The sun was shining inside the four walls and the high arch of blue sky over this particular piece of Misselthwaite seemed even more brilliant and soft than it was over the moor. The robin flew down from his tree-top and hopped about or flew after her from one bush to another. He chirped a good deal and had a very busy air, as if he were showing her things. Everything was strange and silent and she seemed to be hundreds of miles away from any one, but somehow she did not feel lonely at all. All that troubled her was her wish that she knew whether all the roses were dead, or if perhaps some of them had lived and might put out leaves and buds as the weather got warmer. She did not want it to be a quite dead garden. If it were a quite alive garden, how wonderful it would be, and what thousands of roses would grow on every side!
I liked The Secret Garden a lot as a child… something about a secret place where nobody could find you I think. After I started the first post with a poem, I wondered what might be a good match with this post… it might be a trend, it might not be. We shall see.
I told you it wouldn’t be long before I starting talking about gardens. In the last few months I have been working on a garden of my very own. I had thought about it for a long time, but never really found the time, what with the work and the children. But when I had our latest baby – Master 0 – I was home more often, and finally made it happen. So now the grass up the back of the section has turned into a small garden. I started with a little broccoli patch, and we enjoyed it so much I planted a little more. And a little more. So now there is…
Beans, green and beans yellow dwarf, tomato plants, lettuces, courgettes, corn, a passionfruit vine, celery, pumpkin, spring onions, and potatoes. Agria, ’cause that’s my favourite. Not to mention strawberries, sweet peas, and sundry herbs. And we’re loving it. The kids have helped, a bit, though Master 3 doesn’t like to get his hands dirty, and Master 6 has a tendancy to step on seedlings.
What I like most about the garden is wandering about in it, checking on things, in the early morning. It’s very quiet out there in the dawn, provided the children don’t find me. One of the things about having three sons is that it can get pretty loud at our house, and I like a bit of peace every now and then. In the early morning you can see the beginnings of corn inside the sheaves, the new courgette flowers in their bright yellow, and the strawberries that are ready to eat. Of course I eat them, and there is nothing better than a stolen strawberry in the morning quiet.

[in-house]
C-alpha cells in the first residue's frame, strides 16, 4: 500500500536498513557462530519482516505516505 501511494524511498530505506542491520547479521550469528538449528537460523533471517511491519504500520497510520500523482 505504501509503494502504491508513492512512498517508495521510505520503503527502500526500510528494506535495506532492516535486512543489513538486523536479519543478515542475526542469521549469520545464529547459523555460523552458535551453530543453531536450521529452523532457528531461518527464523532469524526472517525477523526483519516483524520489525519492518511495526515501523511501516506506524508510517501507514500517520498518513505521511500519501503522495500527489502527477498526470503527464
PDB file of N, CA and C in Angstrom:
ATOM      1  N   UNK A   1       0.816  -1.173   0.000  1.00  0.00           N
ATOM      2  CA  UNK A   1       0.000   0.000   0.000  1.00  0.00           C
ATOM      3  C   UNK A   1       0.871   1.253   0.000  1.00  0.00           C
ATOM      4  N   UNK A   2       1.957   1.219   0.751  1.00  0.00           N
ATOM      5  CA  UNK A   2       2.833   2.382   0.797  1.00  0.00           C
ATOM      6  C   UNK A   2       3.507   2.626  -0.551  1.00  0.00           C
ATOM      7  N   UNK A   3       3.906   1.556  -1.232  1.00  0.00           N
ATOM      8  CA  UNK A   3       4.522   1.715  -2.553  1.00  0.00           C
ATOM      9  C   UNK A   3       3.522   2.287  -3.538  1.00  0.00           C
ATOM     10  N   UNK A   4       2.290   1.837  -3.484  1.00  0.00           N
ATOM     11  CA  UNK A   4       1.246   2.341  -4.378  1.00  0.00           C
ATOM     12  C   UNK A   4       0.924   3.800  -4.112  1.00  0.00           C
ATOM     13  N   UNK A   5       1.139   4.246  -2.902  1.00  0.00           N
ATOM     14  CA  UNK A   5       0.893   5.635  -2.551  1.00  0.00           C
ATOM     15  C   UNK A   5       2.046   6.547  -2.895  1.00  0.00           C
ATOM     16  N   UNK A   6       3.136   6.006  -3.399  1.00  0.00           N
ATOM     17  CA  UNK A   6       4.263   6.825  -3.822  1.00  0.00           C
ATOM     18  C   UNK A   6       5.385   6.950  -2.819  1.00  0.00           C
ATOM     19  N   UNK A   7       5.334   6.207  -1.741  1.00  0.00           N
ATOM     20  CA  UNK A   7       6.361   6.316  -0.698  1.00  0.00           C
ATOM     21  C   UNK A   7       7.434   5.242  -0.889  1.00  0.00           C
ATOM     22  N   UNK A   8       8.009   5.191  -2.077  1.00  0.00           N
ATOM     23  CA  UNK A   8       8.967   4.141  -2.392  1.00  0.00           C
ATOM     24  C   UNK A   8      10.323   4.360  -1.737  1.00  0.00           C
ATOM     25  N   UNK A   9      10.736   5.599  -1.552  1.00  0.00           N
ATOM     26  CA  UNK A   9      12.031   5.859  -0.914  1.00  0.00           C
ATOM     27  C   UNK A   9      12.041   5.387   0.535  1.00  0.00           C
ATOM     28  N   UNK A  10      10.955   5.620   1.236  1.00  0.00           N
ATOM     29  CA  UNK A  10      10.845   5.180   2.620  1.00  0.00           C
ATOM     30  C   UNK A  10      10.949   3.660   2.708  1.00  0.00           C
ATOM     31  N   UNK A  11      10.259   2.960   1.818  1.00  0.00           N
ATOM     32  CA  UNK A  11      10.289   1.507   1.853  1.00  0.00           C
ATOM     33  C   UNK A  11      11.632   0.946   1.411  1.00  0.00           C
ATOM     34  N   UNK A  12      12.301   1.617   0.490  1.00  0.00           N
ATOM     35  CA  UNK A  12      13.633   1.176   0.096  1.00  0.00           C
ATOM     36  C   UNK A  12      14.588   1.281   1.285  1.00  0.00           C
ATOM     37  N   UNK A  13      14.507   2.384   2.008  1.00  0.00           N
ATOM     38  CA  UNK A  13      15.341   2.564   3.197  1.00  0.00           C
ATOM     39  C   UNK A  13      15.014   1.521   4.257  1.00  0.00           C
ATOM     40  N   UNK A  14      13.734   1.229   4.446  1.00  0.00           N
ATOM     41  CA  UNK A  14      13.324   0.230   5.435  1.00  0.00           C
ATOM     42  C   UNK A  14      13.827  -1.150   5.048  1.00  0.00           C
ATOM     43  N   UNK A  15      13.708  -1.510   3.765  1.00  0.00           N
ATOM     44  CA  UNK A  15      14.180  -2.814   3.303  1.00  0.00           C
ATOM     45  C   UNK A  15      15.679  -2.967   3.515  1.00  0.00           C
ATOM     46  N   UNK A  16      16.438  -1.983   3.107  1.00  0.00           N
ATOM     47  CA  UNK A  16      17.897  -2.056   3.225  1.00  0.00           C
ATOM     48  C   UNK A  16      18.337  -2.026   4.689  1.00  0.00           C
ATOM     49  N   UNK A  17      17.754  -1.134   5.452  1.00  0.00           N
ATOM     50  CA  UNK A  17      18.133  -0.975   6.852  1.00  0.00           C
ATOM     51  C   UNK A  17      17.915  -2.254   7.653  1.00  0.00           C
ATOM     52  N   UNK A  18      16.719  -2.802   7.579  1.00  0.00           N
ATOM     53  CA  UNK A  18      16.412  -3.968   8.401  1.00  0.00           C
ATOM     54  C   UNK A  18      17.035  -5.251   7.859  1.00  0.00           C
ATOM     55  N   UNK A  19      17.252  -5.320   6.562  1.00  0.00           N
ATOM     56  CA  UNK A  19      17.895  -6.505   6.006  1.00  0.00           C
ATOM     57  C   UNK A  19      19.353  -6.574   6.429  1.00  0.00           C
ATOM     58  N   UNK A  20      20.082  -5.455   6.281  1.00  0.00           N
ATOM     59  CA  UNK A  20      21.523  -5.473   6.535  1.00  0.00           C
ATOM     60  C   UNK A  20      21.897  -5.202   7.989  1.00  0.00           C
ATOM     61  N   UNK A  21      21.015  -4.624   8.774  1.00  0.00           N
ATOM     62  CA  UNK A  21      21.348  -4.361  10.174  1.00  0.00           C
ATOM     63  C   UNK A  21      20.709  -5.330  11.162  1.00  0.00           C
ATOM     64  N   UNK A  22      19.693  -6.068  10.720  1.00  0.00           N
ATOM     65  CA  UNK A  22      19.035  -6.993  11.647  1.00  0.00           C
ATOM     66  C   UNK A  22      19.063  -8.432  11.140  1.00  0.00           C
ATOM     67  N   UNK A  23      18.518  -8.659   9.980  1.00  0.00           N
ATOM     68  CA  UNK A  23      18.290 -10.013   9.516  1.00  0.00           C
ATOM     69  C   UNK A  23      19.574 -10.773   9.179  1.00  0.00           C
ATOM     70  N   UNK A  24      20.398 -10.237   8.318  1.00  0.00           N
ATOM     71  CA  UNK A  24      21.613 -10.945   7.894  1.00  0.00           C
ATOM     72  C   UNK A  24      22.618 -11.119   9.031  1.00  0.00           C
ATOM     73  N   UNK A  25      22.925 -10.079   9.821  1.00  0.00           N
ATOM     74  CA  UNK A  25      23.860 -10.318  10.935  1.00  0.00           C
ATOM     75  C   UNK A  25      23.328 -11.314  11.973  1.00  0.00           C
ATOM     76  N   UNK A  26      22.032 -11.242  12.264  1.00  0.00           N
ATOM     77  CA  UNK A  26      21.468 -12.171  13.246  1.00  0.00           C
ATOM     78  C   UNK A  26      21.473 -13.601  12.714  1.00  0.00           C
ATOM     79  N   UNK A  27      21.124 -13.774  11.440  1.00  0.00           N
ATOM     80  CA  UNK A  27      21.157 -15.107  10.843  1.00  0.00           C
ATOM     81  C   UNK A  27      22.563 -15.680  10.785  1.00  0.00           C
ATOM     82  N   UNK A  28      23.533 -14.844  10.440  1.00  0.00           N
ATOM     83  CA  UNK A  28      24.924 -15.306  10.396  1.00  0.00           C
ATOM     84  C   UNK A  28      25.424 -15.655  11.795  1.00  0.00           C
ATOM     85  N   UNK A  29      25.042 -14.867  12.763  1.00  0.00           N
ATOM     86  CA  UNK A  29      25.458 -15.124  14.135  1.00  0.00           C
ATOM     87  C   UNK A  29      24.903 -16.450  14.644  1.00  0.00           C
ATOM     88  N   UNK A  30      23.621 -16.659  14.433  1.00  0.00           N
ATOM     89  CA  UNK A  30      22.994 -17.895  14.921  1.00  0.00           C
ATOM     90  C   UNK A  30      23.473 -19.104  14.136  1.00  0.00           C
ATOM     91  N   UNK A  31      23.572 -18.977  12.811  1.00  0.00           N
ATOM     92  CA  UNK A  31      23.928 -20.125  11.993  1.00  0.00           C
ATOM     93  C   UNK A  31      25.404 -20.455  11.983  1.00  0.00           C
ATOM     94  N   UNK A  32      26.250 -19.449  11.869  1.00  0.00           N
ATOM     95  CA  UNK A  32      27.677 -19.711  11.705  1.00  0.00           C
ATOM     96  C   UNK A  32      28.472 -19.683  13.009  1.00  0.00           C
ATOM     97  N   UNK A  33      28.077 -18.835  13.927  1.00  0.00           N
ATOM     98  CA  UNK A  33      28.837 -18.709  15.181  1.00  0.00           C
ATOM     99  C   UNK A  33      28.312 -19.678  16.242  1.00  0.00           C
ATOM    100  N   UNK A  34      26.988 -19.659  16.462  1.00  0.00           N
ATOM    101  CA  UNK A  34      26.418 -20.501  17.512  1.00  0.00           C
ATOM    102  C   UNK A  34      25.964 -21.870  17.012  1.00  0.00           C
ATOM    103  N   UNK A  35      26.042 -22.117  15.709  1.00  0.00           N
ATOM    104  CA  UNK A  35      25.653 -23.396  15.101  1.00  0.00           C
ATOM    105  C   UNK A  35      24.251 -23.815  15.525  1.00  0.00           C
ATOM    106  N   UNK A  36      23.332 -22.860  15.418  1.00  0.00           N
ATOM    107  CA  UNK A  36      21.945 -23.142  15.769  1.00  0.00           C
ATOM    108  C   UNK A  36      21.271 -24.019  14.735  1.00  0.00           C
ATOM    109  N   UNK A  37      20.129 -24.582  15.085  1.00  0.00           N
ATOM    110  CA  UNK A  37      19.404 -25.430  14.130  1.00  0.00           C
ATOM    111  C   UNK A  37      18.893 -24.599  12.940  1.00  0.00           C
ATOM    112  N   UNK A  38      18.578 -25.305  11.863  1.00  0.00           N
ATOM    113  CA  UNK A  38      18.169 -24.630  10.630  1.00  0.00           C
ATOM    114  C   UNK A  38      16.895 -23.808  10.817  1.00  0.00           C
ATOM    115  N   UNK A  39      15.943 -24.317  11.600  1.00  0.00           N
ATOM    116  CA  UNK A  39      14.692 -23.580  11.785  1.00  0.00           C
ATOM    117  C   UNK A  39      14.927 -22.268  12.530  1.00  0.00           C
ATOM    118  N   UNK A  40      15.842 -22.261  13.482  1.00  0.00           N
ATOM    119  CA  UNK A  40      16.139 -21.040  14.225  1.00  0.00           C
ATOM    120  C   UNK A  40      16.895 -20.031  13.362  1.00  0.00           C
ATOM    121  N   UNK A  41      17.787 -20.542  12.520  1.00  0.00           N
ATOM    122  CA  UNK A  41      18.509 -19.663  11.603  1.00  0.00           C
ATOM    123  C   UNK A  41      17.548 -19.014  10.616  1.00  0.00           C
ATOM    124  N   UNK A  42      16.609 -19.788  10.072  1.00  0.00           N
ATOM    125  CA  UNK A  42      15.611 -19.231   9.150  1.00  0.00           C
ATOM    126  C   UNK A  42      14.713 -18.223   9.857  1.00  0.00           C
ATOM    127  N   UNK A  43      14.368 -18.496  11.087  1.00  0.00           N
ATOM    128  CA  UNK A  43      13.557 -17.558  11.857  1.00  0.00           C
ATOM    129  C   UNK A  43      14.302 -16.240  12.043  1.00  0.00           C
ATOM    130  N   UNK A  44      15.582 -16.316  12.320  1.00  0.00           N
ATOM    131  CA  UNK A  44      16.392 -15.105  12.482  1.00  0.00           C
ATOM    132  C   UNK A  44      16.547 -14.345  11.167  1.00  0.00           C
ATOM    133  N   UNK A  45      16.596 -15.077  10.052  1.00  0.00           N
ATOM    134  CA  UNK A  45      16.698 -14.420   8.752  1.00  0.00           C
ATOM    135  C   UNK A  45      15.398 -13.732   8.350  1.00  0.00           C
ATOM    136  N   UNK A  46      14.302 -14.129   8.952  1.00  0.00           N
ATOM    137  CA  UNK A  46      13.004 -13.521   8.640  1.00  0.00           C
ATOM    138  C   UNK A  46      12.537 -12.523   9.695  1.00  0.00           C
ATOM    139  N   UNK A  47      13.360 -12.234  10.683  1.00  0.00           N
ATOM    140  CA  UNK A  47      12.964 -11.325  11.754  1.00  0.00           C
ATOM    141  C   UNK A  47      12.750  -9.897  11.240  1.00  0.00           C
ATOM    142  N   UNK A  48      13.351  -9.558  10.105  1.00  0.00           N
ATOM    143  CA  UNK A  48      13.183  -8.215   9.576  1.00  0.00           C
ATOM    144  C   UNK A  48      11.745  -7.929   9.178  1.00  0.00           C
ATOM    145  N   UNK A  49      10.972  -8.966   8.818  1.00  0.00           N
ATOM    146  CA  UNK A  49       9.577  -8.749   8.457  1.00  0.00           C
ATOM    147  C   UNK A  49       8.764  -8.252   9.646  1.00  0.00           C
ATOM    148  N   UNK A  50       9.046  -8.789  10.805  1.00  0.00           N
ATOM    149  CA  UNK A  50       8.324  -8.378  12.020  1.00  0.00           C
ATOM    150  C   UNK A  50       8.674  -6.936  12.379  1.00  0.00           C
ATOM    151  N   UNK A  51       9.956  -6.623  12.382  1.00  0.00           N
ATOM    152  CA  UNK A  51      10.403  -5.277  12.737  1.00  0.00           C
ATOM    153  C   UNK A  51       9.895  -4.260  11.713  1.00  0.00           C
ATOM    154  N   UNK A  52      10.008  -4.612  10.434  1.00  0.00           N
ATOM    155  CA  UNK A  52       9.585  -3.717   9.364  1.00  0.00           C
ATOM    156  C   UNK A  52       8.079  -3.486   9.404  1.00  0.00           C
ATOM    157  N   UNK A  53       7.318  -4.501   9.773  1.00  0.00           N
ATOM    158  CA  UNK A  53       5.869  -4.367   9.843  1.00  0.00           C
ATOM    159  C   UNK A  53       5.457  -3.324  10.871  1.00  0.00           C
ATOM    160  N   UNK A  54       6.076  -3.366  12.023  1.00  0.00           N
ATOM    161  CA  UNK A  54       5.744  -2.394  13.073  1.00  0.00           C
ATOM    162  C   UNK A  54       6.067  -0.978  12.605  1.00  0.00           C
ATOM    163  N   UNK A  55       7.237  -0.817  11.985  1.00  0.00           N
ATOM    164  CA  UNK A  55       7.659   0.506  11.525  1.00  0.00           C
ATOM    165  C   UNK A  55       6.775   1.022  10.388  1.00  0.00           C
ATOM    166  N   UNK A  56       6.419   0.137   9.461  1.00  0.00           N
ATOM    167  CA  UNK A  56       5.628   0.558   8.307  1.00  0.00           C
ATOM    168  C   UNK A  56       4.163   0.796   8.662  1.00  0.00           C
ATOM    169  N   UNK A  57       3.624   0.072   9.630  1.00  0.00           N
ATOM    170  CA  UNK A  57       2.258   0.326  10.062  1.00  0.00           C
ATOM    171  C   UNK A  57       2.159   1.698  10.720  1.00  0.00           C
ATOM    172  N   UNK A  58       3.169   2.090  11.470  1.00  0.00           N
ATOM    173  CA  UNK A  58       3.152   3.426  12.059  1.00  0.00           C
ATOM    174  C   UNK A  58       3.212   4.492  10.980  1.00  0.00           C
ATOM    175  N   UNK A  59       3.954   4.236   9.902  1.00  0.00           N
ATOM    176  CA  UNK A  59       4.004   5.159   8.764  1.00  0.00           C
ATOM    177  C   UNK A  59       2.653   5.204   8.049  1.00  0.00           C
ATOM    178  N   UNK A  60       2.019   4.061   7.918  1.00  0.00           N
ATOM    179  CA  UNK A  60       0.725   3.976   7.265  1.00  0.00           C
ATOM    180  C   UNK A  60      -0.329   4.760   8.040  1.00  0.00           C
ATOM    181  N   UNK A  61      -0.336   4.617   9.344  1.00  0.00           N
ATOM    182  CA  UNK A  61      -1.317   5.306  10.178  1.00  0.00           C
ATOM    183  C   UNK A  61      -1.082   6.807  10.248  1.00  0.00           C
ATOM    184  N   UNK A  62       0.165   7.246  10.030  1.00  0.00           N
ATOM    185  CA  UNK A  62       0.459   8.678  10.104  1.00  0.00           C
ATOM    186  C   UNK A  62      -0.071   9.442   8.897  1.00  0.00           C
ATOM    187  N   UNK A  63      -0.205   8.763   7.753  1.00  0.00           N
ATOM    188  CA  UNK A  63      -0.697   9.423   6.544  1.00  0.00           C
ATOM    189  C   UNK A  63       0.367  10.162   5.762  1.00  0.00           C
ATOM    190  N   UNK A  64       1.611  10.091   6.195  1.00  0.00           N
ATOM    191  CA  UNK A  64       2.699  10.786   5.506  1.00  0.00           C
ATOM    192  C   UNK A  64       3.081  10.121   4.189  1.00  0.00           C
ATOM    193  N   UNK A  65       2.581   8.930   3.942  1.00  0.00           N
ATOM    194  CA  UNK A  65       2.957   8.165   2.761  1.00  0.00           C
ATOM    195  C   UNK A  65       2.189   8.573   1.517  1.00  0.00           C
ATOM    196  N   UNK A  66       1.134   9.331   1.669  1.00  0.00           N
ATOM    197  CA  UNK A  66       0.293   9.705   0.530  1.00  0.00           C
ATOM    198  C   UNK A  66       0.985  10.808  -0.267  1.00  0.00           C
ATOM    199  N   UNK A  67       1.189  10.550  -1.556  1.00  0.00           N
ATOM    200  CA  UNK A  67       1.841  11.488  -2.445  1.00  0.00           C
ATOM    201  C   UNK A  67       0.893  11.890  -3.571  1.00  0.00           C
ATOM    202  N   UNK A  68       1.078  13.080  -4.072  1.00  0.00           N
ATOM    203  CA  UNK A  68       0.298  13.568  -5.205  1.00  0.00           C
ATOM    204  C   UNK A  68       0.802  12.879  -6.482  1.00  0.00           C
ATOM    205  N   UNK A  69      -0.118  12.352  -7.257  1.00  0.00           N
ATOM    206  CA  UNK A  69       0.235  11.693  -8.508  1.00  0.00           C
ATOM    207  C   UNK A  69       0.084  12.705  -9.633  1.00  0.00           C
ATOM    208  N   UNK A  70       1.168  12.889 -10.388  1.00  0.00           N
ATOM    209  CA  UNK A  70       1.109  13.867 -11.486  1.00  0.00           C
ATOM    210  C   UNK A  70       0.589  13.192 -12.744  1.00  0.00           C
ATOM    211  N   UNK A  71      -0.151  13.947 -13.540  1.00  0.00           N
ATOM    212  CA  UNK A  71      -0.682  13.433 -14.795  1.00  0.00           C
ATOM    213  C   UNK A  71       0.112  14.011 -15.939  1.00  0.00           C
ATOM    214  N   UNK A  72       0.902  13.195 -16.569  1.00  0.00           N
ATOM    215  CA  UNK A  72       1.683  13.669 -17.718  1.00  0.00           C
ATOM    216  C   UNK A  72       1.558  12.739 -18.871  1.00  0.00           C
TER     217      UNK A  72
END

Other things you notice in the garden though, I have discovered, is what has been stolen by other things – caterpillars, snails, and worse, birds. Just lately, the birds have been eating the lettuce. Who knew birds ate lettuce? Not me. But then I don’t know much about gardening. They have had 2 from 5 lettuces so far. I don’t mind sharing a bit, but I’d rather they left my new seedlings alone… not sure how to stop them, short of a lot of bird netting, or setting a small child as a guard, which would be more cost effective!
We did other planting at the weekend, at our daycare, who were planting a new garden of their own. It was a great few hours spent building a garden which our children will help look after, not to get too touchy feely about it. The kids shovelled dirt, planted, and then watered the plants, themselves, and anything else within reach of the hose. I got to talk to other cool parents – not something you normally get time for in the drop off/pick up rush. The sun shone, and it was all very pleasant.
So there you go. A garden post.
See you on the stairs,
PS – for the record, I very nearly quoted Moving Molly at the beginning, for as we all know, she had a secret garden-next-door, that was “a jungle for cats.” Molly would go there to play, and give the plants a drink. Not to mention the 1970s illustrations with retro cool kids clothes.